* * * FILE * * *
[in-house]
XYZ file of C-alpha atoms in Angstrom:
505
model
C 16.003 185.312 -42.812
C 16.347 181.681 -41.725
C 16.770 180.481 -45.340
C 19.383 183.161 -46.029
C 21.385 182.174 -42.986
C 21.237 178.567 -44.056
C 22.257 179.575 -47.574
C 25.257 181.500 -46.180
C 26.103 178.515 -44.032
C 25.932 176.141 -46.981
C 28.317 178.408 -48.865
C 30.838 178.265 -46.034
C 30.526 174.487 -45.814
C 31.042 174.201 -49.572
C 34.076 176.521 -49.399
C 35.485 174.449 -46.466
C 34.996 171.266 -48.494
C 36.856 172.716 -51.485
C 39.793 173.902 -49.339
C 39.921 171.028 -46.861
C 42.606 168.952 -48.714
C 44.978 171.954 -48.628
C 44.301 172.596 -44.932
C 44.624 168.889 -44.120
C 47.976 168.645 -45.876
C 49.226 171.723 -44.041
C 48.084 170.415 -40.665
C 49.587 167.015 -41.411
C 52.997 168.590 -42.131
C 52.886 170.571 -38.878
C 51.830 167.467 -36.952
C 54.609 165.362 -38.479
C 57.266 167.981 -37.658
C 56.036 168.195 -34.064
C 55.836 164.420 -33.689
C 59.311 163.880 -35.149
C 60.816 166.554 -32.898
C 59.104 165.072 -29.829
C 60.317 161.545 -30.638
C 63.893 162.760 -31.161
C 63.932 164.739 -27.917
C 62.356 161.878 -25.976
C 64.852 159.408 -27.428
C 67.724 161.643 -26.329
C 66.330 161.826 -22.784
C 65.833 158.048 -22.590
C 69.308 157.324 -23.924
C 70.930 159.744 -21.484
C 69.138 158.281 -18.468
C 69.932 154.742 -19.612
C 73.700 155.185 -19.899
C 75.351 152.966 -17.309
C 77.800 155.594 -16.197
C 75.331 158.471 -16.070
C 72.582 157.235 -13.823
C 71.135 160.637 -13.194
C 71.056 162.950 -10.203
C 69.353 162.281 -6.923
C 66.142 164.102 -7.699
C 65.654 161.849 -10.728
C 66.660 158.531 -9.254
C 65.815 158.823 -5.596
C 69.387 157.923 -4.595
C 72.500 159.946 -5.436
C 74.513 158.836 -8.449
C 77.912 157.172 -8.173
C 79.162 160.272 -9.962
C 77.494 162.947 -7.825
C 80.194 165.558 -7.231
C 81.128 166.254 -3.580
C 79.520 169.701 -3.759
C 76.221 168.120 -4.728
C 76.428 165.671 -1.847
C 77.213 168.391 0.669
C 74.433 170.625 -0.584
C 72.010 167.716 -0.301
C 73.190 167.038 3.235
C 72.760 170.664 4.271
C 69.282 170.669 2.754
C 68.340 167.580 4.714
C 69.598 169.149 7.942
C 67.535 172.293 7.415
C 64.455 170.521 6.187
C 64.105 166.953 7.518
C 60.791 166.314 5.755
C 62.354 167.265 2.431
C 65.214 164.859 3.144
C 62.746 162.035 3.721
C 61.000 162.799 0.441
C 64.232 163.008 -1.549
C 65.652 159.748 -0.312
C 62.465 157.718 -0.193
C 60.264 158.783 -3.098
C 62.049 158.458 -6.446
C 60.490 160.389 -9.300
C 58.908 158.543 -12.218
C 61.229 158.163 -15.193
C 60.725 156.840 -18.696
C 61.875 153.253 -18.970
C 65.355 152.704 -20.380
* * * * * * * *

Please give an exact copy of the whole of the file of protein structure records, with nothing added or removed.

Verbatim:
[in-house]
XYZ file of C-alpha atoms in Angstrom:
505
model
C 16.003 185.312 -42.812
C 16.347 181.681 -41.725
C 16.770 180.481 -45.340
C 19.383 183.161 -46.029
C 21.385 182.174 -42.986
C 21.237 178.567 -44.056
C 22.257 179.575 -47.574
C 25.257 181.500 -46.180
C 26.103 178.515 -44.032
C 25.932 176.141 -46.981
C 28.317 178.408 -48.865
C 30.838 178.265 -46.034
C 30.526 174.487 -45.814
C 31.042 174.201 -49.572
C 34.076 176.521 -49.399
C 35.485 174.449 -46.466
C 34.996 171.266 -48.494
C 36.856 172.716 -51.485
C 39.793 173.902 -49.339
C 39.921 171.028 -46.861
C 42.606 168.952 -48.714
C 44.978 171.954 -48.628
C 44.301 172.596 -44.932
C 44.624 168.889 -44.120
C 47.976 168.645 -45.876
C 49.226 171.723 -44.041
C 48.084 170.415 -40.665
C 49.587 167.015 -41.411
C 52.997 168.590 -42.131
C 52.886 170.571 -38.878
C 51.830 167.467 -36.952
C 54.609 165.362 -38.479
C 57.266 167.981 -37.658
C 56.036 168.195 -34.064
C 55.836 164.420 -33.689
C 59.311 163.880 -35.149
C 60.816 166.554 -32.898
C 59.104 165.072 -29.829
C 60.317 161.545 -30.638
C 63.893 162.760 -31.161
C 63.932 164.739 -27.917
C 62.356 161.878 -25.976
C 64.852 159.408 -27.428
C 67.724 161.643 -26.329
C 66.330 161.826 -22.784
C 65.833 158.048 -22.590
C 69.308 157.324 -23.924
C 70.930 159.744 -21.484
C 69.138 158.281 -18.468
C 69.932 154.742 -19.612
C 73.700 155.185 -19.899
C 75.351 152.966 -17.309
C 77.800 155.594 -16.197
C 75.331 158.471 -16.070
C 72.582 157.235 -13.823
C 71.135 160.637 -13.194
C 71.056 162.950 -10.203
C 69.353 162.281 -6.923
C 66.142 164.102 -7.699
C 65.654 161.849 -10.728
C 66.660 158.531 -9.254
C 65.815 158.823 -5.596
C 69.387 157.923 -4.595
C 72.500 159.946 -5.436
C 74.513 158.836 -8.449
C 77.912 157.172 -8.173
C 79.162 160.272 -9.962
C 77.494 162.947 -7.825
C 80.194 165.558 -7.231
C 81.128 166.254 -3.580
C 79.520 169.701 -3.759
C 76.221 168.120 -4.728
C 76.428 165.671 -1.847
C 77.213 168.391 0.669
C 74.433 170.625 -0.584
C 72.010 167.716 -0.301
C 73.190 167.038 3.235
C 72.760 170.664 4.271
C 69.282 170.669 2.754
C 68.340 167.580 4.714
C 69.598 169.149 7.942
C 67.535 172.293 7.415
C 64.455 170.521 6.187
C 64.105 166.953 7.518
C 60.791 166.314 5.755
C 62.354 167.265 2.431
C 65.214 164.859 3.144
C 62.746 162.035 3.721
C 61.000 162.799 0.441
C 64.232 163.008 -1.549
C 65.652 159.748 -0.312
C 62.465 157.718 -0.193
C 60.264 158.783 -3.098
C 62.049 158.458 -6.446
C 60.490 160.389 -9.300
C 58.908 158.543 -12.218
C 61.229 158.163 -15.193
C 60.725 156.840 -18.696
C 61.875 153.253 -18.970
C 65.355 152.704 -20.380